TSF: Presenting it like a case file is really cool. The story is all there, but you have to figure it out from old evidence.
FS: One of the most interesting parts of writing this was that extra-textuality; that every page is an artefact from the story and as such part of the story itself. Who made these documents, posted these flyers, kept these notes? Was the desk sergeant who filed it bored, coffee-wired or exhausted? Could he have made a mistake? Did he rip the edge, spill some coffee on it? Or was that the person who, years later, is photocopying sealed court records?
I wanted to leave people with a sense of this entire moment in time; these few months, the institute, the patients, and people who collected the evidence, all through the lens of these tiny fragments. Layered over that is the decades, the missing pages, the lengths your source went to to find these long buried documents and get them to your hands. The reader is looking at this story through the long lens of time, and I wanted that time to be apparent the moment you touched the case file. I even joked to Robin we scrub a little sand over the physical editions where it’d been buried for a month for safekeeping.
In aiming to keep it as real and tangible as possible, the person reading the final case file becomes part of overall story. The latest person trying to make sense of events that, as time moves on, are increasingly hard to understand.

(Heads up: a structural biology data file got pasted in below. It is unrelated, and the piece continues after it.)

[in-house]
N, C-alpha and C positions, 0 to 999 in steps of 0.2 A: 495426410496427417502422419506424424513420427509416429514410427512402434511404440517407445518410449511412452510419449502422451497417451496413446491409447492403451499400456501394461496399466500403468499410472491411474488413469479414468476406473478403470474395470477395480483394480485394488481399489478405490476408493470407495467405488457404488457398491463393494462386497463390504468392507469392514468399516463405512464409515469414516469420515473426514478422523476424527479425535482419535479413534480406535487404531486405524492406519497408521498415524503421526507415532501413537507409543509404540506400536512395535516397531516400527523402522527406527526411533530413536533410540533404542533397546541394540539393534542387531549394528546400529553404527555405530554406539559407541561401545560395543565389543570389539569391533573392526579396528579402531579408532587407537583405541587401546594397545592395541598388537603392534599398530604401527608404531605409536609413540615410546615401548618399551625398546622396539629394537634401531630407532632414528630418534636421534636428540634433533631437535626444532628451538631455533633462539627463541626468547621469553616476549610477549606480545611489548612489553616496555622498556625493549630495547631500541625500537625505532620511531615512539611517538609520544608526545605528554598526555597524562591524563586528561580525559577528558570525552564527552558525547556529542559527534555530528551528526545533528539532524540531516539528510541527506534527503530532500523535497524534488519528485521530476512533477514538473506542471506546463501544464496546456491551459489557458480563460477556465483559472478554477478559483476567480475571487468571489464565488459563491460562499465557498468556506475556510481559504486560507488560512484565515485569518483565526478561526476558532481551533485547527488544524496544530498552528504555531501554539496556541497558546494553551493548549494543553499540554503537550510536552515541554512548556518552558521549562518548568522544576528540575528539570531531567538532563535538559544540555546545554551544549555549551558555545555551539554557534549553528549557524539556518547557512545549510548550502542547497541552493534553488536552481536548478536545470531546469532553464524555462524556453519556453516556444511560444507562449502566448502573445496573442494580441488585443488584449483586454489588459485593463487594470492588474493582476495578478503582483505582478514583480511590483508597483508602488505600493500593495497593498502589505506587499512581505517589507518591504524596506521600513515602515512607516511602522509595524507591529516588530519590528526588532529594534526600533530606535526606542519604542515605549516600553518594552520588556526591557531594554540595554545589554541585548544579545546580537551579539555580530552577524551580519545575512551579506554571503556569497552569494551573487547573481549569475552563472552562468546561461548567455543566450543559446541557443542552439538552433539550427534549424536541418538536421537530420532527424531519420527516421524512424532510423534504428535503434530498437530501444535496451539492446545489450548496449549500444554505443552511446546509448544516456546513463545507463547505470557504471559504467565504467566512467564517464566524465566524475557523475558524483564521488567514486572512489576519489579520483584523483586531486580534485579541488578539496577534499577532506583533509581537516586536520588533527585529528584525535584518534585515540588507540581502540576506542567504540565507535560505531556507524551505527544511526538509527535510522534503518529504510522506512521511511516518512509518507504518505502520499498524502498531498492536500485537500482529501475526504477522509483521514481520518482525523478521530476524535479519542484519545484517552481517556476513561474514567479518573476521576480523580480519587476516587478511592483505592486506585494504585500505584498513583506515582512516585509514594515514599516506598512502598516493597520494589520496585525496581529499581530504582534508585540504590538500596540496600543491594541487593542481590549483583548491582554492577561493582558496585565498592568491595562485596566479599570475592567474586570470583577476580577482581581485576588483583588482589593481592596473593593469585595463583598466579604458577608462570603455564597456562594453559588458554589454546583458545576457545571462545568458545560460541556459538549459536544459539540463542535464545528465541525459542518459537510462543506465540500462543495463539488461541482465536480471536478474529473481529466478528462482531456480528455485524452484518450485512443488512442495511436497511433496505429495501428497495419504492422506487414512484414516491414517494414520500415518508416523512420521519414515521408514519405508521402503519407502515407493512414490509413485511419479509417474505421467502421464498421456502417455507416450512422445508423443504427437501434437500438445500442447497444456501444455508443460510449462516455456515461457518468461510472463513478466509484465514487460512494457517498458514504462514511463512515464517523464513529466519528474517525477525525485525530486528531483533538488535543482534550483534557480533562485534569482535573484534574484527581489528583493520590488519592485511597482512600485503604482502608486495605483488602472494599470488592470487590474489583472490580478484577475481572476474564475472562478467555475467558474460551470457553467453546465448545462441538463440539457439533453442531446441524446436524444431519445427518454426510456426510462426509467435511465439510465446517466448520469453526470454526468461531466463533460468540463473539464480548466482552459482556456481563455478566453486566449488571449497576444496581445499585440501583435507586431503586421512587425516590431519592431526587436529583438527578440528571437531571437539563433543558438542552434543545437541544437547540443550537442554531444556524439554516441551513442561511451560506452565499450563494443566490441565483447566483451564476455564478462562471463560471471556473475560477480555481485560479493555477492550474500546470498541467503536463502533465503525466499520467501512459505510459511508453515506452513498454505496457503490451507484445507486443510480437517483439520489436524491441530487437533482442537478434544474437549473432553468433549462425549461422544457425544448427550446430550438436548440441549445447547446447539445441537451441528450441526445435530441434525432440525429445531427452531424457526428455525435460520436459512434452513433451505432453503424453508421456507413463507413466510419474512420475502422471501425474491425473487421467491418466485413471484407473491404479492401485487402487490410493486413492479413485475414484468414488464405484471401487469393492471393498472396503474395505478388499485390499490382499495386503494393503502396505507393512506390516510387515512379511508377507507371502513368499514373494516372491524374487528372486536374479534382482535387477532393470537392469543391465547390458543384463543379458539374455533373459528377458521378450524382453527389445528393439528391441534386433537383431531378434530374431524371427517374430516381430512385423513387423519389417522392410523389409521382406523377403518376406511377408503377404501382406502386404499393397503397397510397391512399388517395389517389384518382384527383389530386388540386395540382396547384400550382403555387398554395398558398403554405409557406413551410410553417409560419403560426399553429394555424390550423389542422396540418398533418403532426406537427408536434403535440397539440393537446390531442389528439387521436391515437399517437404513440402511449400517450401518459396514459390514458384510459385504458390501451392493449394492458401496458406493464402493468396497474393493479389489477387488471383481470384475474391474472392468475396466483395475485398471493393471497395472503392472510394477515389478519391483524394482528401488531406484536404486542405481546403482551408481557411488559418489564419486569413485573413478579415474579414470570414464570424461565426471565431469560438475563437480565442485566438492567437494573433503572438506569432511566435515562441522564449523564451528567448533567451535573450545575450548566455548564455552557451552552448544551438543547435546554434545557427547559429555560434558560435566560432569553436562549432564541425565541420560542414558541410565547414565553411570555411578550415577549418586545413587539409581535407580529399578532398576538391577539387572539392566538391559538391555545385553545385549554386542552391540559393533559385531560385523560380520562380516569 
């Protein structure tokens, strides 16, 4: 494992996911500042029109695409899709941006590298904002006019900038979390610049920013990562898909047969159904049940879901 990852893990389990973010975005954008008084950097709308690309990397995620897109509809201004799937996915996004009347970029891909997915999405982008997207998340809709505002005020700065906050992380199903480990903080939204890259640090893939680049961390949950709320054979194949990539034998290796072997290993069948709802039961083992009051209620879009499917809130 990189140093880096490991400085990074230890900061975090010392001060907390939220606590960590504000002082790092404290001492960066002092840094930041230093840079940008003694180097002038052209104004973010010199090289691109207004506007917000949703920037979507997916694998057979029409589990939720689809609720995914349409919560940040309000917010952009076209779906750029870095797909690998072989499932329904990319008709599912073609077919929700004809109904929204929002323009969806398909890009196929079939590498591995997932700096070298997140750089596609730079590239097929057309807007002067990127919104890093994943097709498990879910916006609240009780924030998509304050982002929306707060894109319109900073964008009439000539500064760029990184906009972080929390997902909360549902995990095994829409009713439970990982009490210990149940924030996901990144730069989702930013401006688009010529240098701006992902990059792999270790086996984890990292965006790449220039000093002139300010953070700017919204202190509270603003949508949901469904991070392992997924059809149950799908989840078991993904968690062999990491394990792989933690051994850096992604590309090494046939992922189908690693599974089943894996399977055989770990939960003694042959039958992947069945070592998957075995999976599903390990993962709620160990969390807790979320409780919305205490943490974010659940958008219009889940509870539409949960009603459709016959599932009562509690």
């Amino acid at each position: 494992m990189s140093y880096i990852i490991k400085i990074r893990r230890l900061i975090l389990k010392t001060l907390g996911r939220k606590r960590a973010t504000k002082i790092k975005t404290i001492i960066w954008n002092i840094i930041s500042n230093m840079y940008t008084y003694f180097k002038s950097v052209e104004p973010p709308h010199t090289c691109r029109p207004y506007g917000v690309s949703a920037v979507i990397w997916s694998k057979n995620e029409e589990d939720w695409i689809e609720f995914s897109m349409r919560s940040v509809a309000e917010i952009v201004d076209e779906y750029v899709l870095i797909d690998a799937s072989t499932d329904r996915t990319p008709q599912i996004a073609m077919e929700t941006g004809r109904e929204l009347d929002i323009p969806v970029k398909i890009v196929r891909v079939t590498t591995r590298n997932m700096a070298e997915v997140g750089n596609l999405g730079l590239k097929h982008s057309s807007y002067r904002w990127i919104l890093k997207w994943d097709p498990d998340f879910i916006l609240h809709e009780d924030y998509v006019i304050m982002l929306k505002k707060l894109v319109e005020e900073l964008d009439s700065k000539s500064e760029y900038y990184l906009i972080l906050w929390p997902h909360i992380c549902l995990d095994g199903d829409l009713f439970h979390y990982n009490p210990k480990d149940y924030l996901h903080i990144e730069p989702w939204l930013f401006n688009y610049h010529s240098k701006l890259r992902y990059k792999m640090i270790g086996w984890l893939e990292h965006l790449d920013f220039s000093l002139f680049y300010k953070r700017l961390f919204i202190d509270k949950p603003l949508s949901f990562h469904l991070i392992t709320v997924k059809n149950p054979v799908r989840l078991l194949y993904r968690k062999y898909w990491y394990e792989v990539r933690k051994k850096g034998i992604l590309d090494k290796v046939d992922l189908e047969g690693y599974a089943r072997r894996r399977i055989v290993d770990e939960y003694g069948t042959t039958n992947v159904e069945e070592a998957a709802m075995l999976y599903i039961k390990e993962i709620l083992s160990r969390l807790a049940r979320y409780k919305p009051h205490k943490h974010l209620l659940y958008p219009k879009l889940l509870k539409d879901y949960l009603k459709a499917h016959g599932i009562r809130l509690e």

TSF: Is there a definitive answer to the mystery? Multiple possibilities?
FS: I think we have strong feelings about what exactly went down for some parts of the story, but the beauty of true crime stories is that no one is ever really sure. We weren’t there, you weren’t there and as sure as we are that we have the right answer, we can never really know.
The really interesting thing is after showing this story to friends, they had totally different ideas, different questions at the end from the one’s I’d formed myself. For now you have all the evidence we have.
TSF: What did the collaboration look like? Did the music drive the narrative, vice versa, were you listening to tracks as you worked on the story?
FS: Robin (OGRE) is well known for his real and imagined soundtracks, so he came to me with strong feeling about the mood and direction he wanted the story to go. “All Hallows I & II” are all about the cinema of the mind, the album and the story being one entity, combining to leave you with the strong impression that you’ve totally seen this movie, a long forgotten 80’s cult classic.